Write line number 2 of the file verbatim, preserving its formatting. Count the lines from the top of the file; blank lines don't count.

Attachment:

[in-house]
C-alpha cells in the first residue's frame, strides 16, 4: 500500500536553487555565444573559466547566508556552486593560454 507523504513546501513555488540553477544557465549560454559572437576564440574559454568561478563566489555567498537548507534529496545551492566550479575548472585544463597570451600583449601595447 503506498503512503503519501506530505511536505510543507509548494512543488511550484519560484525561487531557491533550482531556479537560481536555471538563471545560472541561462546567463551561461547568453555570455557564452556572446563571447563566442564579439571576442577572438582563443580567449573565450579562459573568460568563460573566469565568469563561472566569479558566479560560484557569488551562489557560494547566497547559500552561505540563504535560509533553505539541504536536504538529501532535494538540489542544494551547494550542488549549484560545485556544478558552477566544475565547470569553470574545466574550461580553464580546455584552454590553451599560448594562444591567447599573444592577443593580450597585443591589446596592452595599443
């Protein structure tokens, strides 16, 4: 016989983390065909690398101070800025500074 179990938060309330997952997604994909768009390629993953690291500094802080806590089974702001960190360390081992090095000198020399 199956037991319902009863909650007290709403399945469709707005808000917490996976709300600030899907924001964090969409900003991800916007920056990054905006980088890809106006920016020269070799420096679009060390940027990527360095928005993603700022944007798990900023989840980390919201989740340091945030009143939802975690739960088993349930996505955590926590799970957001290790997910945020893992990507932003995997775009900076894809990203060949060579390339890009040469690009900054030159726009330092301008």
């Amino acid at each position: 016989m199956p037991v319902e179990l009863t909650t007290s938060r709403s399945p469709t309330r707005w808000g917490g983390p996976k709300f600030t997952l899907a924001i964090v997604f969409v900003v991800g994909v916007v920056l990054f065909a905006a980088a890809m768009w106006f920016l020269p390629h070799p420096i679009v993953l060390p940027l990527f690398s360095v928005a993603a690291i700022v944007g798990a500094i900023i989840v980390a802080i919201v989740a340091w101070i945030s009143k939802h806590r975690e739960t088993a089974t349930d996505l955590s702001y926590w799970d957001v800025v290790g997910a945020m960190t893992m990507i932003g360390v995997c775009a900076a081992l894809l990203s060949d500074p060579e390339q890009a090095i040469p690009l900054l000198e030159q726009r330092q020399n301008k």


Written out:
C-alpha cells in the first residue's frame, strides 16, 4: 500500500536553487555565444573559466547566508556552486593560454 507523504513546501513555488540553477544557465549560454559572437576564440574559454568561478563566489555567498537548507534529496545551492566550479575548472585544463597570451600583449601595447 503506498503512503503519501506530505511536505510543507509548494512543488511550484519560484525561487531557491533550482531556479537560481536555471538563471545560472541561462546567463551561461547568453555570455557564452556572446563571447563566442564579439571576442577572438582563443580567449573565450579562459573568460568563460573566469565568469563561472566569479558566479560560484557569488551562489557560494547566497547559500552561505540563504535560509533553505539541504536536504538529501532535494538540489542544494551547494550542488549549484560545485556544478558552477566544475565547470569553470574545466574550461580553464580546455584552454590553451599560448594562444591567447599573444592577443593580450597585443591589446596592452595599443